It’s not about the act itself but the aftermath. After it happened I couldn’t pass by a mirror for months without resurrecting the image of handprints on hips, the kind that didn’t scrub off in the shower no matter how hard I tried, burning my bones, the memory of bruises reddening my ribs. I remember slinking back into my father’s sweatshirt and leaving in the morning like nothing happened. You were fast asleep and I didn’t wake you– just slipped on yesterday’s wrinkled clothes, ran my hands through the knots in my hair you made when I was too dizzy to tell you to stop, and put last night’s unfinished homework, stained amber by your cheap liquor, back into my school backpack, unfeeling. And then I didn’t feel anything for the rest of the year. But after I left your dorm room that morning I got coffee. Two cups of half & half coffee creamer into a medium-sized styrofoam cup of dark roast. I took the window desk on the third floor of the library and wrote a mediocre essay on the dark lady in Shakespeare’s Sonnet 130 through a post-structuralist lens. At the campus ice cream shop that night, over double scoops of mint chocolate chip in a waffle cone, a close girlfriend of mine asked me what was new in my world, and I said, Nothing much, just looking forward to Thanksgiving break, and adjusted the collar of my shirt so she wouldn’t see what you did and bombard me with concern. That was the beginning of my fear of love. It’s not about the act itself but the aftermath. The cavernous space between the me I knew and the me that couldn’t be touched without the compulsion to scream. If anyone asked about you then I would’ve lied through my teeth and said something along the lines of We’re good. We’re not together anymore but we’re good. I wouldn’t have told them about the way you made me swallow a pill just in case, I don’t know, just do it. I wouldn’t have told them about crossing paths with you later that week, that all-knowing smirk plastered on your face, and how seriously I contemplated the height of a rooftop and whether or not it could eradicate my suffering. It’s not about the act itself but the aftermath. It was the way I kept going, pretending we were still best friends, that the night never happened, that we just fell asleep and nothing more, and you took nothing.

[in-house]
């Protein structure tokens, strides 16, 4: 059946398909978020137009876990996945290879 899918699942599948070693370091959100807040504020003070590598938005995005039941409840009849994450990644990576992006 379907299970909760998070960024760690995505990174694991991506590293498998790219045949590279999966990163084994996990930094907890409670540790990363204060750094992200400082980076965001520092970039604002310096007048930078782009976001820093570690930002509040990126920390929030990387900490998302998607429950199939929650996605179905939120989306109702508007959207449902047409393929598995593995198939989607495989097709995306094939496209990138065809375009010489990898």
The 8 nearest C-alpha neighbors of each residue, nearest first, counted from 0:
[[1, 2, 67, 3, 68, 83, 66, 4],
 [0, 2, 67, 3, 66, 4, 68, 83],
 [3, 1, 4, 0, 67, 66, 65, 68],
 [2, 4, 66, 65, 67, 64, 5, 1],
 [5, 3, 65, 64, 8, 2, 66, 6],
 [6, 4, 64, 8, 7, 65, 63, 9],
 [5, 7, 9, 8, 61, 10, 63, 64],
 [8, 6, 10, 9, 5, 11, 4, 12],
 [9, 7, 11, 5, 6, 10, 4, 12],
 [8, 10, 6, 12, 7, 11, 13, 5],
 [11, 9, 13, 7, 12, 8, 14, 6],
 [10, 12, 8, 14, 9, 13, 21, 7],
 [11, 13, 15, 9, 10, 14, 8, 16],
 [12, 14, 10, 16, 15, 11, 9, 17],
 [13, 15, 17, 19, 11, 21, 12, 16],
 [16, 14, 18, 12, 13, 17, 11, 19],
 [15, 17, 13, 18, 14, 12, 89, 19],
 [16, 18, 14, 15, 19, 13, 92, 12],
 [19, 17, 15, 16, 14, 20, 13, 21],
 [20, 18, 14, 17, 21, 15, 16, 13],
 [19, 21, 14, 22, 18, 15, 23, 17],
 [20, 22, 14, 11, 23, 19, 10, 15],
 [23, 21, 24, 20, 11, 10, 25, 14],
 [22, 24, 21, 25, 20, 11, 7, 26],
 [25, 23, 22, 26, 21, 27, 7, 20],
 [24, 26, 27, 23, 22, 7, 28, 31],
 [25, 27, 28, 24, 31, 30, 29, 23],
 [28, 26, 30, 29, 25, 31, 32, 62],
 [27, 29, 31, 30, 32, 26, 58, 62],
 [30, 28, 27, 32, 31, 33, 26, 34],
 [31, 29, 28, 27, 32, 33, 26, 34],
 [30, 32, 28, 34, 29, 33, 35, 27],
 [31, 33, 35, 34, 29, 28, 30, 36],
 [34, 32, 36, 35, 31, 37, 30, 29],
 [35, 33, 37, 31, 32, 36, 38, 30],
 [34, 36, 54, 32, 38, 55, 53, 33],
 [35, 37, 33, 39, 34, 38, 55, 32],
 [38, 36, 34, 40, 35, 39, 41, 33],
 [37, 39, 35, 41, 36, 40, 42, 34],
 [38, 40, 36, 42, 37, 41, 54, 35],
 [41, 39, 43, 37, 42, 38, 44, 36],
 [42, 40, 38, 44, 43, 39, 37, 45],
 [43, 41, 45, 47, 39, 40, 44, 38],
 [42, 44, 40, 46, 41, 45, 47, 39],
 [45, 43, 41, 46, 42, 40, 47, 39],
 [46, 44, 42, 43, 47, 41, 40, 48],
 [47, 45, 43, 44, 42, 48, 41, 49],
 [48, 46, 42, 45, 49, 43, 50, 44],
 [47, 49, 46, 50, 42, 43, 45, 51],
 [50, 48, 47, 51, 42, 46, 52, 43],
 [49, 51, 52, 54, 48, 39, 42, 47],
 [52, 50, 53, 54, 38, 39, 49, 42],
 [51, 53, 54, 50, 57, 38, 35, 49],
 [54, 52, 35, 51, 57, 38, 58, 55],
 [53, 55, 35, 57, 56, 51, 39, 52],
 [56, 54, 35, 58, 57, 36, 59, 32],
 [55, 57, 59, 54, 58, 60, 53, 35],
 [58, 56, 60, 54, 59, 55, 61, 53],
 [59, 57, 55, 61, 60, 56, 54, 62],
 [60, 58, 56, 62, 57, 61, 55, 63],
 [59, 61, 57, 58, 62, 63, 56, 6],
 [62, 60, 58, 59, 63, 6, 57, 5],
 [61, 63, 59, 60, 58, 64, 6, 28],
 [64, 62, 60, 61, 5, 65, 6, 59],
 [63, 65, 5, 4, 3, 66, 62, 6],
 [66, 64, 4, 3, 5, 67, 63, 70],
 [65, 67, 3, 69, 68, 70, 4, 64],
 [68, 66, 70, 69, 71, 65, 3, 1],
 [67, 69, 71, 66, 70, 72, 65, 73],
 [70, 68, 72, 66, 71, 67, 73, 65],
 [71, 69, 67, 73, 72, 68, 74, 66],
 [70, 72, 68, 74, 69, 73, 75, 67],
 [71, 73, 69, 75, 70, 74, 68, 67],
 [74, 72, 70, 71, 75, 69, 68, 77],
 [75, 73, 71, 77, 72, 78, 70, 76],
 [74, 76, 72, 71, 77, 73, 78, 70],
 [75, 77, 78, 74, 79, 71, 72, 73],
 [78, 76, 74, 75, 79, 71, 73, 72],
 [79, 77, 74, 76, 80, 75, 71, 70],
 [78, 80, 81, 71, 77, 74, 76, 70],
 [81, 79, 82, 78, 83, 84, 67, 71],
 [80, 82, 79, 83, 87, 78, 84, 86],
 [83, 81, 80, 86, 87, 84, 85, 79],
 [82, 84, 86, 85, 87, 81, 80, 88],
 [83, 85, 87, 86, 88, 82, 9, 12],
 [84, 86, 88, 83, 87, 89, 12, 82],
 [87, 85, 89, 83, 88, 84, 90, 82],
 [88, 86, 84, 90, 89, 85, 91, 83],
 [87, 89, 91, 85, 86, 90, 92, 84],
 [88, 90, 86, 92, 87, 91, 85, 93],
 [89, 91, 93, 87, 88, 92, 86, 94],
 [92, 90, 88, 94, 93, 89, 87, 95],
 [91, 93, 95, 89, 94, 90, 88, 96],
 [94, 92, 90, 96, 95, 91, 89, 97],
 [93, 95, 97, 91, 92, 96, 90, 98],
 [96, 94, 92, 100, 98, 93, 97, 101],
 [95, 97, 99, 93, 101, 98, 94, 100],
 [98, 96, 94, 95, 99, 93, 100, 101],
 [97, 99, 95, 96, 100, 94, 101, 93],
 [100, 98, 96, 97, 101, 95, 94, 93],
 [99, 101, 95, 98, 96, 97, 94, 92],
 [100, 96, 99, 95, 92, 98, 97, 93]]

Everyone has their own share of myths. 

This is the one I’ve been telling. Until now.

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